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Climbing Trip: Single & Multi-pitch Climbing with a Single Rope

When we pack for a trip, whether we're traveling by plane, car, or bike, the idea is always the same: keep it as light as possible. When it comes to climbing trips, it's easy to find yourself piling up lots of gear — single rope, half ropes, GRIGRI, REVERSO, and other gear you might need if you're planning on tackling both single and multi-pitch climbs. To go light and fast, you can choose to bring just a single rope and leave the half ropes at home. Check out our technical tips to learn more about multi-pitch climbing with a single rope.

June 21 2021

Multi-pitch climbing

David Denis on the third pitch (6c) of “Le Chemin du Roucas Blanc” in the sector, l'Oule et Le Trou du Serpent in Calanques, France

Before Climbing, Ask the Right Questions

Multi-pitch climbing on a single rope requires specific techniques when it comes to rappelling or bailing off the route. Additionally, in a situation where there is a higher risk of damaging the rope (when moving over rough/jagged terrain or falling on an arete) a single rope doesn't offer the same level of security that half ropes do.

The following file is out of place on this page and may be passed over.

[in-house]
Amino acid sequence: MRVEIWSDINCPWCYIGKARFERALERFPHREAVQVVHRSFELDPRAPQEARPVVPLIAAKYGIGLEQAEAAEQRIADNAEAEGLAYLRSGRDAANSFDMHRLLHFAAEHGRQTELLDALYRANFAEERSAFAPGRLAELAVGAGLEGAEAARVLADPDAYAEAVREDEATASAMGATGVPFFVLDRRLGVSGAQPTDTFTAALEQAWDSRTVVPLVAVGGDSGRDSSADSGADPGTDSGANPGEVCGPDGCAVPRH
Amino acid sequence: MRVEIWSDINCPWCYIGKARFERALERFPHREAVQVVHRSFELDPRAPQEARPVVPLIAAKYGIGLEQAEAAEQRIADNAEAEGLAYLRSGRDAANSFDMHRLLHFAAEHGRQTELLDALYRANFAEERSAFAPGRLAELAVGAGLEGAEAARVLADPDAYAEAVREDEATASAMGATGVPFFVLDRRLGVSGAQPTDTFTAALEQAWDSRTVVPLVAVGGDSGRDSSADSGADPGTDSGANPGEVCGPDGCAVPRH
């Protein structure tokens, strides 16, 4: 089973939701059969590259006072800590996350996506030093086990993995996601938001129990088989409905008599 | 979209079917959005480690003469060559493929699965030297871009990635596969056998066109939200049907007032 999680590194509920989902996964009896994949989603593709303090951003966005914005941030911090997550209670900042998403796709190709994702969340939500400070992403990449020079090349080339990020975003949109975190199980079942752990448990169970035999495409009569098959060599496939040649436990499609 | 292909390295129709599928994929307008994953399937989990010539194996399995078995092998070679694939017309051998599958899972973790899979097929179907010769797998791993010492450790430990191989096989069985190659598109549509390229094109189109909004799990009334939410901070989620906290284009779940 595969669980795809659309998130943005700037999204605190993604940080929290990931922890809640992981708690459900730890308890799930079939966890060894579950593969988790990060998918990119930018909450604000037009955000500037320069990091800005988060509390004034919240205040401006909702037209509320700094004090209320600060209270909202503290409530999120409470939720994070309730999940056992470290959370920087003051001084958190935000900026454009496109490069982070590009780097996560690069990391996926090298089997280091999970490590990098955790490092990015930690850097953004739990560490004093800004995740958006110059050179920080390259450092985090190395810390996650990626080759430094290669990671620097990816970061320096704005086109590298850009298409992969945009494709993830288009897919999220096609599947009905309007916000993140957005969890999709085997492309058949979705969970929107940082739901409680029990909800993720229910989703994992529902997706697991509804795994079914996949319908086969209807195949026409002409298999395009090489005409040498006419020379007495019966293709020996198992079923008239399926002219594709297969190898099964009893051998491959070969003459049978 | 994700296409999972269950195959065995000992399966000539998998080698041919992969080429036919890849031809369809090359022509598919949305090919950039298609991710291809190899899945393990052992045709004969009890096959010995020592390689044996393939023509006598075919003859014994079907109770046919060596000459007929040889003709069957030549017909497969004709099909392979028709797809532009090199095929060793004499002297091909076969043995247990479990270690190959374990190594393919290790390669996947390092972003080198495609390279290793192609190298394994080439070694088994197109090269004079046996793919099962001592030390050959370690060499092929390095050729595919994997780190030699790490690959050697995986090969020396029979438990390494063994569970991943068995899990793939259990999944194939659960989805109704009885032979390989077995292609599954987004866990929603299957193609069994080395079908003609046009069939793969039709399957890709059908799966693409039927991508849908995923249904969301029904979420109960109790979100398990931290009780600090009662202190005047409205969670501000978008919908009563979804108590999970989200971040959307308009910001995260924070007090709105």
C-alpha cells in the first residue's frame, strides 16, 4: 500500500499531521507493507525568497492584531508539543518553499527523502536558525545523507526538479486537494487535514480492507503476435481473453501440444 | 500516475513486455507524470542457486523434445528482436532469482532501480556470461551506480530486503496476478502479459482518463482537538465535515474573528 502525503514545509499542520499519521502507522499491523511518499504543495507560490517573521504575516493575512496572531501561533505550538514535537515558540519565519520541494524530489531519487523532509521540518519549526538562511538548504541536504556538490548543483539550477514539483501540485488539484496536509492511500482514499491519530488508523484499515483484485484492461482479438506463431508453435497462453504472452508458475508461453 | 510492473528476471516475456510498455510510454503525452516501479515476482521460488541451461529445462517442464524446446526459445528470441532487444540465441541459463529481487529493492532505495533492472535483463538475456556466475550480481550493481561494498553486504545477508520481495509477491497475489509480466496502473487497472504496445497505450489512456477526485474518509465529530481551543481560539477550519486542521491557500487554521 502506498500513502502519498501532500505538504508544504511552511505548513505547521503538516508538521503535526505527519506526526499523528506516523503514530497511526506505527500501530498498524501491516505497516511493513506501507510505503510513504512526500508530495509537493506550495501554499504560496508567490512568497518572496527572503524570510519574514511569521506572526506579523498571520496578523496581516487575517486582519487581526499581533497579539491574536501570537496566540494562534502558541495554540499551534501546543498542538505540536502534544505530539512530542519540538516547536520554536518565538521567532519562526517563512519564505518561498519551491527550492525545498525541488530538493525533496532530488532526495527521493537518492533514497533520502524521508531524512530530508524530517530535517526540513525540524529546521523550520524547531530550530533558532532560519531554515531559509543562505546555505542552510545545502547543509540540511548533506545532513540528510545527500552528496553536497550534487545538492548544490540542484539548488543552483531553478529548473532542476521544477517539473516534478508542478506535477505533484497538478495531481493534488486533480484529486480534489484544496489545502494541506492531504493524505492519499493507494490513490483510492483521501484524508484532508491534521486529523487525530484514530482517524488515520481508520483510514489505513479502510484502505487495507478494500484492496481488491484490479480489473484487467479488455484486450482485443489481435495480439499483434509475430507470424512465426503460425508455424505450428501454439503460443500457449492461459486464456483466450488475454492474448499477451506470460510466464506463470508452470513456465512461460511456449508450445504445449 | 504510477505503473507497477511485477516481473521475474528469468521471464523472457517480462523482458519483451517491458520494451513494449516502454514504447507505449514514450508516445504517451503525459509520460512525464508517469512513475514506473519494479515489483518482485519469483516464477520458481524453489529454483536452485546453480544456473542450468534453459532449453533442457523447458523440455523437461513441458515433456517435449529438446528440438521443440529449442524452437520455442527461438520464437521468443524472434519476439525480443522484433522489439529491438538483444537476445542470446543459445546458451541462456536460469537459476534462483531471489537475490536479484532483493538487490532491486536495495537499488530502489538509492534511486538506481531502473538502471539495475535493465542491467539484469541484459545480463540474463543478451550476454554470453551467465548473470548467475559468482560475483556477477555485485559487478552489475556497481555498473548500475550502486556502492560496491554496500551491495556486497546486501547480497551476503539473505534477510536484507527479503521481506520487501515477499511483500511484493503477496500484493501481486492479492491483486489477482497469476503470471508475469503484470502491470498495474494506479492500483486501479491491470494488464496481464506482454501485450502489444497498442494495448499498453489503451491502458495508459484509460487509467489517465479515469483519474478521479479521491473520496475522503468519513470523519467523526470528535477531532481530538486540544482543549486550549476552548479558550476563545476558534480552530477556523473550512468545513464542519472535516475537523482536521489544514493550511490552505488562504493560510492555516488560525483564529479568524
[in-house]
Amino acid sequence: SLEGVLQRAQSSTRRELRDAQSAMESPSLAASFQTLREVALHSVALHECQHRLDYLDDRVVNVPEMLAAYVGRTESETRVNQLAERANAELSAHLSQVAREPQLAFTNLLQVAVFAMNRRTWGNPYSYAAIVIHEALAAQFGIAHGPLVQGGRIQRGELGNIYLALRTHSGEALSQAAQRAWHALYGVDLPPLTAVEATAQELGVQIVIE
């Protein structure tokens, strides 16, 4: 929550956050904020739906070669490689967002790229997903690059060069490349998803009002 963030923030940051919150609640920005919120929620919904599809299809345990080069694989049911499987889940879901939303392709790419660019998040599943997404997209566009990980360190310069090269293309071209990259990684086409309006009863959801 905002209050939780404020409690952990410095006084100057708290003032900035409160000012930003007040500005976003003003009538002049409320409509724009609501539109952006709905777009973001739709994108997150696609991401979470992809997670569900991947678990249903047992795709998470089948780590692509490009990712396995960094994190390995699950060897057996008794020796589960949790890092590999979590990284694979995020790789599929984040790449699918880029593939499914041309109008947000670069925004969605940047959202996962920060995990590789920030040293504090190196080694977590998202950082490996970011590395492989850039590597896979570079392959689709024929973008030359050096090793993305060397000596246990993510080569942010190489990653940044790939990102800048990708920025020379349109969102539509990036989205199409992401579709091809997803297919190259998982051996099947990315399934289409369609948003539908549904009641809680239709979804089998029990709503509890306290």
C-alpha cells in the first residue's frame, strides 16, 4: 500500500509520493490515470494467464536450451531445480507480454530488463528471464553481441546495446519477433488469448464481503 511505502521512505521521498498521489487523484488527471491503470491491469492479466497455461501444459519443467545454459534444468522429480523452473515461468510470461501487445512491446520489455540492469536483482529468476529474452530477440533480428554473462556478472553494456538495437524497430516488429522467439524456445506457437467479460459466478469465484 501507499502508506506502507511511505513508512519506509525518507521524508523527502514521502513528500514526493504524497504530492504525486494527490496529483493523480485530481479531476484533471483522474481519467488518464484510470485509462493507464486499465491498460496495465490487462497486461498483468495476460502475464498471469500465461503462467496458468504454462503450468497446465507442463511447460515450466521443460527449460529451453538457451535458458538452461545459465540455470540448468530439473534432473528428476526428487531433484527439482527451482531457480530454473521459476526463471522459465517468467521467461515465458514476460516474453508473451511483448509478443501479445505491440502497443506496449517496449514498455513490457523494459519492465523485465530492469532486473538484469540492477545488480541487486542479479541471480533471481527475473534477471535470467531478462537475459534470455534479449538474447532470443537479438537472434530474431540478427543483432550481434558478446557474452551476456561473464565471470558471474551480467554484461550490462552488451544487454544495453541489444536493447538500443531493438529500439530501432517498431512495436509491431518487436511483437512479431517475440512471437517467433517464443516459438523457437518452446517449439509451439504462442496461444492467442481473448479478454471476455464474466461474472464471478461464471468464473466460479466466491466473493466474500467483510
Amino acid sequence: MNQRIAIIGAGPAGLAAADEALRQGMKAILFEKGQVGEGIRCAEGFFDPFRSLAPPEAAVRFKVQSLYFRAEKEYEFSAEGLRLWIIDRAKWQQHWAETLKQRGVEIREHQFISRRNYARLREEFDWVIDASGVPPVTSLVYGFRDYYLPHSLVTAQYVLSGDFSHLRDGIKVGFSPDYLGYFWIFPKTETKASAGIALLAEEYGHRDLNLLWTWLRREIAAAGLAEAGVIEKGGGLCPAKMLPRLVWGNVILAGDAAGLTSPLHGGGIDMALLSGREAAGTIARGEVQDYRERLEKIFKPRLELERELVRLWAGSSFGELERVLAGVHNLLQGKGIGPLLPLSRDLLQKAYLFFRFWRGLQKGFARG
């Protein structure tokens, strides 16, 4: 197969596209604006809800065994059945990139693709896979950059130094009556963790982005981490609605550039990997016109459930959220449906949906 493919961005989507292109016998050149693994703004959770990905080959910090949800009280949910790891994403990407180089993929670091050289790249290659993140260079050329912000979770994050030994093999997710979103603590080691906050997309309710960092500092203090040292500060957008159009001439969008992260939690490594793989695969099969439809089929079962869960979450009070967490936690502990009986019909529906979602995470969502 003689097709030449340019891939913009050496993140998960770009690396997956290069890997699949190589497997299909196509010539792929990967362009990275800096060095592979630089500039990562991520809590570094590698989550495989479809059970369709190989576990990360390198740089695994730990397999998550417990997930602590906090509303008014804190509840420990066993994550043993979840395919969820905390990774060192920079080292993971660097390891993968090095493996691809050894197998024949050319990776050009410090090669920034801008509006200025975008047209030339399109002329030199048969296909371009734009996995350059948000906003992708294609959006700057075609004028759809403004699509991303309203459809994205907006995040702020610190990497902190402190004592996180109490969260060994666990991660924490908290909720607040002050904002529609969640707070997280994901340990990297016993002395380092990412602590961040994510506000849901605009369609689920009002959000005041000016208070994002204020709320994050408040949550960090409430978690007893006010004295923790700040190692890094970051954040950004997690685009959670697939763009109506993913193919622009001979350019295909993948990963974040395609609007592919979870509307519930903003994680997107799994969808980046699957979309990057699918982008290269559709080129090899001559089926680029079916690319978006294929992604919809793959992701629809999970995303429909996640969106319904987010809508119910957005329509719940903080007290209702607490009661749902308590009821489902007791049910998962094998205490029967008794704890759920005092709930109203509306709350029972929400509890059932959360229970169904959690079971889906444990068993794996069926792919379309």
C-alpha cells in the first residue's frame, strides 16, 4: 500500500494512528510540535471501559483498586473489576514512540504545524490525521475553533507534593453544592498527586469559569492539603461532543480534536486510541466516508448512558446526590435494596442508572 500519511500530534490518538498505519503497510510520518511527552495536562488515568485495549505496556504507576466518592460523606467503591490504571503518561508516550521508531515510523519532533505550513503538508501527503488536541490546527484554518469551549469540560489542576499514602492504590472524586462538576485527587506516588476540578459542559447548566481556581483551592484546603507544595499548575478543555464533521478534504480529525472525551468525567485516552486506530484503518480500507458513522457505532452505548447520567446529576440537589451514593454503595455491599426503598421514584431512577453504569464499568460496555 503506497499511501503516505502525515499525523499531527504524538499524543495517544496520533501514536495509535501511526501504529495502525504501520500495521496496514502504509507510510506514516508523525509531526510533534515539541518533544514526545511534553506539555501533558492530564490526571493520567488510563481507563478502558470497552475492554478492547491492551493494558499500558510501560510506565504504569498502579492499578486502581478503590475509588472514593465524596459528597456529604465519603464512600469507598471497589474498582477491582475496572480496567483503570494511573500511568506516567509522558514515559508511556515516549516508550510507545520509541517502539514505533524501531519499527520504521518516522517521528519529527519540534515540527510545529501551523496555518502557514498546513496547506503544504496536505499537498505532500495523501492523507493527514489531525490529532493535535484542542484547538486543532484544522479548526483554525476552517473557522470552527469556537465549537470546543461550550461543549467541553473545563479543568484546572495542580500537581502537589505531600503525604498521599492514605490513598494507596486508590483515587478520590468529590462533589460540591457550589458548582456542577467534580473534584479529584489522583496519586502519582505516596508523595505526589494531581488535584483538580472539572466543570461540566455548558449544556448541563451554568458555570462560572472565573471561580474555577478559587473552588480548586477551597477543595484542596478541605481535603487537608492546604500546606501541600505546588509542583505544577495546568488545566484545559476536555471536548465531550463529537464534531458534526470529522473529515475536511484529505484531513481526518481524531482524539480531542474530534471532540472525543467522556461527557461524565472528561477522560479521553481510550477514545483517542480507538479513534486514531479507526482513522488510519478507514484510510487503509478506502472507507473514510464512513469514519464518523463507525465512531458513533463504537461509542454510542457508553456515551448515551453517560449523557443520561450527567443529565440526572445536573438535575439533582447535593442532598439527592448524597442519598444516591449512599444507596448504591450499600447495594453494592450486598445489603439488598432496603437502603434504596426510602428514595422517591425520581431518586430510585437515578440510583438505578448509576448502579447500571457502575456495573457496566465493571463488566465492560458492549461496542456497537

That's why it's important to be as informed as possible about the route you're planning to do and ask the right questions:
• Can we descend on foot or will we need to rappel?
• How will we bail off the route in case we need to?
• If we need to rappel the route, how many meters long is each pitch?

Zabou Bonetto climbing on a single rope

All these points should be taken into consideration so you can choose the right gear based on the route you're planning to do. Multi-pitch climbing with a single rope shouldn't be done on a whim or improvised, and you should be proficient in the specific skills needed before you go.

Anna Avery and Jules Buteau climbing pitch 4 (5a) of “Fissure Freyssinet”, in Geoges Vergues, Gorges d'Héric, Caroux, France

Belaying With a Single Rope

Once you're arrived at the foot of the route, it's time to climb!
Using a single rope is more convenient and straightforward for the climber. For the belayer, using a GRIGRI is also more comfortable if the leader needs to work certain moves on the climb. However, certain precautions should be taken, notably when giving a dynamic belay when the leader falls.

To learn more, reference the tech tip:

Rappelling on a Single Rope

Once you've arrived at the top of a route, knowing how you're going to get back down is the next important step. 
Depending on the rappel lengths, descending a few pitches can be done with just the single rope, or with blocked rappels using a single rope and retrieval cord. Descending on foot is often preferable if you have the choice.

To learn more about rappel techniques on a single rope, reference the tech tip:

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